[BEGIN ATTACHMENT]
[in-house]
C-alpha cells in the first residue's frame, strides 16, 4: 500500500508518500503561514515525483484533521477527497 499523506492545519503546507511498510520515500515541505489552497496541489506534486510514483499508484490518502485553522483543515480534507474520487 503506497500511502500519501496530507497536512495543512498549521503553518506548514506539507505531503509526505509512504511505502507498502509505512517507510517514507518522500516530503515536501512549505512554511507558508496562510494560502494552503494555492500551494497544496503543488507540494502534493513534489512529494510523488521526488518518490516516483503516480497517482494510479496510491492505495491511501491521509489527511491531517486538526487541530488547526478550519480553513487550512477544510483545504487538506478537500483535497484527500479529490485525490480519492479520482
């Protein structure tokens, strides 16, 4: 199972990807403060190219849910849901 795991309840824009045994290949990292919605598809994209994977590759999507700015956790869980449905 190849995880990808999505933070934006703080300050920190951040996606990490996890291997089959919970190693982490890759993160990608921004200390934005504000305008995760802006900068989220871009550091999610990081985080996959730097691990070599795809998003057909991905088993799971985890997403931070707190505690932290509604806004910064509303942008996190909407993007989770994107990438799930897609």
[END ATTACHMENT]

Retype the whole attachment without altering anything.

[in-house]
C-alpha cells in the first residue's frame, strides 16, 4: 500500500508518500503561514515525483484533521477527497 499523506492545519503546507511498510520515500515541505489552497496541489506534486510514483499508484490518502485553522483543515480534507474520487 503506497500511502500519501496530507497536512495543512498549521503553518506548514506539507505531503509526505509512504511505502507498502509505512517507510517514507518522500516530503515536501512549505512554511507558508496562510494560502494552503494555492500551494497544496503543488507540494502534493513534489512529494510523488521526488518518490516516483503516480497517482494510479496510491492505495491511501491521509489527511491531517486538526487541530488547526478550519480553513487550512477544510483545504487538506478537500483535497484527500479529490485525490480519492479520482
């Protein structure tokens, strides 16, 4: 199972990807403060190219849910849901 795991309840824009045994290949990292919605598809994209994977590759999507700015956790869980449905 190849995880990808999505933070934006703080300050920190951040996606990490996890291997089959919970190693982490890759993160990608921004200390934005504000305008995760802006900068989220871009550091999610990081985080996959730097691990070599795809998003057909991905088993799971985890997403931070707190505690932290509604806004910064509303942008996190909407993007989770994107990438799930897609």